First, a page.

#559 Provide environment variables expansion in sub path mount

Stage: Alpha

Feature group: Storage

There is a limitation with the current implementation of the node-local volume mounts:

  • If 2 or more pods run on the same host writing the same log file names to the same volume, they will clash.
  • Using the subPathis a neat option but because the subPathis “hardcoded” ie. subPath: mySubPath it does not enforce uniqueness.

This features aims to alleviate this limitations allowing environment variable expansions: subPath: $(MY_VARIABLE)

For example:

    volumeMounts:
    - name: workdir1
      mountPath: /logs
      subPathExpr: $(POD_NAME)

You can learn more about this feature proposal here.

#565 CSI Block storage support

Stage: Graduating to beta

Feature group: Storage

We already covered this feature in the last release of What’s new in Kubernetes 1.13.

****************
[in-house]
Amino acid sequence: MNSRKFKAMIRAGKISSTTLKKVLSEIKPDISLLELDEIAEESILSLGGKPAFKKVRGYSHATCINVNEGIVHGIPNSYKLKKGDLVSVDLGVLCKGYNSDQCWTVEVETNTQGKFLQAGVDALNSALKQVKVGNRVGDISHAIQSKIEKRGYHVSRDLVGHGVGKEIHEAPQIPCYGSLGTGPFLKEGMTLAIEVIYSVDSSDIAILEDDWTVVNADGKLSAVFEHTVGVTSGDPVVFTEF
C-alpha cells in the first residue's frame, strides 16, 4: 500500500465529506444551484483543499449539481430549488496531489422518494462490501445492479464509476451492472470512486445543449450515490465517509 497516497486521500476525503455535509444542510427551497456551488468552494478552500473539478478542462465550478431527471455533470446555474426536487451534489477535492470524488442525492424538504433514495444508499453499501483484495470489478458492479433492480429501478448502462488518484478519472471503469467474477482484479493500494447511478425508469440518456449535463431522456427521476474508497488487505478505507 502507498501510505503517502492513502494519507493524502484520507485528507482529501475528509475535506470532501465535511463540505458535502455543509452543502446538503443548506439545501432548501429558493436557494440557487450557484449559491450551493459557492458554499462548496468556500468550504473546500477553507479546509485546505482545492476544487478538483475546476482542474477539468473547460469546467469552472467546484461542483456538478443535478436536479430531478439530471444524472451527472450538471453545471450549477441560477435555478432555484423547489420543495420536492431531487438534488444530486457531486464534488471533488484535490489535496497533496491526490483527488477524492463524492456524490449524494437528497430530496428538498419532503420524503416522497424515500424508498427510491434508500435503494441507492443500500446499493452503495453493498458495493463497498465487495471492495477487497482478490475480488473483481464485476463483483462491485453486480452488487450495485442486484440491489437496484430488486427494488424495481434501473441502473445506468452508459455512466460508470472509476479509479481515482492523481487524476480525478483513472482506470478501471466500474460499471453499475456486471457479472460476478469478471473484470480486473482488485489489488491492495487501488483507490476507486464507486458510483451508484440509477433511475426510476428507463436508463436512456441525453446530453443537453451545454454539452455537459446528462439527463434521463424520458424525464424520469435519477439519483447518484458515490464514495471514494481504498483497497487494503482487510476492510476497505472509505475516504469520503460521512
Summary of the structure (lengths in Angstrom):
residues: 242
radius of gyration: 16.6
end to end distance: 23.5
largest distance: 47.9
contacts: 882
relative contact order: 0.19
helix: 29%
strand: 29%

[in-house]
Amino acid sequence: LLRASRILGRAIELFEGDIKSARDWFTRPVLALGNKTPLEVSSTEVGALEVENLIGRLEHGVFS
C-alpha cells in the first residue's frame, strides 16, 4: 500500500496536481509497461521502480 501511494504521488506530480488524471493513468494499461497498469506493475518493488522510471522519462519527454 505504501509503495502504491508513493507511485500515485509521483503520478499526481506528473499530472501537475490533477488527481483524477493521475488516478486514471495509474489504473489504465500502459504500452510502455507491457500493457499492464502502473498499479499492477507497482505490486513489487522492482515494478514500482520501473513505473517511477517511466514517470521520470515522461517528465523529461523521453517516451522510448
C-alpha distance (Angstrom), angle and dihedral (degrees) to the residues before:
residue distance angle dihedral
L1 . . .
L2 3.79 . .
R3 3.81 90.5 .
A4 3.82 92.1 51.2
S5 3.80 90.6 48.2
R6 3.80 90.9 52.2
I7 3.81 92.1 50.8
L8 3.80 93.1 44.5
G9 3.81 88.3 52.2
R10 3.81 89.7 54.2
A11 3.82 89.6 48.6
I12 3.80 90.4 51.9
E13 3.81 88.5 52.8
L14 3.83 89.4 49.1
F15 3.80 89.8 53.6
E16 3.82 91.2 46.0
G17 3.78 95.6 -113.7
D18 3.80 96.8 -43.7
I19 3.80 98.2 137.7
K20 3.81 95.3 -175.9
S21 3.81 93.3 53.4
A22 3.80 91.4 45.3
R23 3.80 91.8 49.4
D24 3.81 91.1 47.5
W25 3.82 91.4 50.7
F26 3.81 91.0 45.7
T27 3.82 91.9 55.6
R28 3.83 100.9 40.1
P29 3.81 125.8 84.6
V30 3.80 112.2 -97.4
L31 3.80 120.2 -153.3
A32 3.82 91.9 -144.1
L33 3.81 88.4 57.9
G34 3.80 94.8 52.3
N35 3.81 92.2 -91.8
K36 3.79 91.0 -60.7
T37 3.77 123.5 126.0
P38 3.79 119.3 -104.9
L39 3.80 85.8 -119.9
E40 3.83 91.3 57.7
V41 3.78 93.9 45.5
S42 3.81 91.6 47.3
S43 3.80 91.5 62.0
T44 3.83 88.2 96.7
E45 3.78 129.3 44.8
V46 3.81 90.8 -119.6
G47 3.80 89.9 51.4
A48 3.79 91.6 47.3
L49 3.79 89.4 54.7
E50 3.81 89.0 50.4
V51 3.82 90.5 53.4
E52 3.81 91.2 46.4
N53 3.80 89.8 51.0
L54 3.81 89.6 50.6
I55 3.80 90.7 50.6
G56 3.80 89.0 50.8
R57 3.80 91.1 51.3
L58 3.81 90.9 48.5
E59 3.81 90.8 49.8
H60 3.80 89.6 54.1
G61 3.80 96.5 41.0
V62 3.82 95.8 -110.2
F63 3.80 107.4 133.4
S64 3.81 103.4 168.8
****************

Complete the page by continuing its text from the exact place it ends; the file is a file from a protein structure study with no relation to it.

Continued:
The ability to use a raw block device without a filesystem abstraction allows Kubernetes to provide better support for high performance applications that need high I/O performance and low latency, like databases.

This feature is also part of the push to achieve feature parity for CSI out-of-branch storage plugins for Kubernetes.

#596 CSI inline volume support

Stage: Alpha

Feature group: Storage

CSI volumes can only be referenced via PV/PVC today. This works well for remote persistent volumes. This feature introduces the possibility to use CSI volumes as local ephemeral volumes as well.

A pod spec with an ephemeral inline CSI volume can be defined like this:

apiVersion: v1
kind: Pod
metadata:
  name: some-pod
spec:
  containers:
    ...
  volumes:
      - name: vol
        csi:
          driver: inline.storage.kubernetes.io
          volumeAttributes:
              foo: bar

This feature is also part of the push to make CSI volumes first-class storage providers for Kubernetes. You can learn more here.

#603 Pass pod information in CSI calls

Stage: Graduating to beta

Feature group: Storage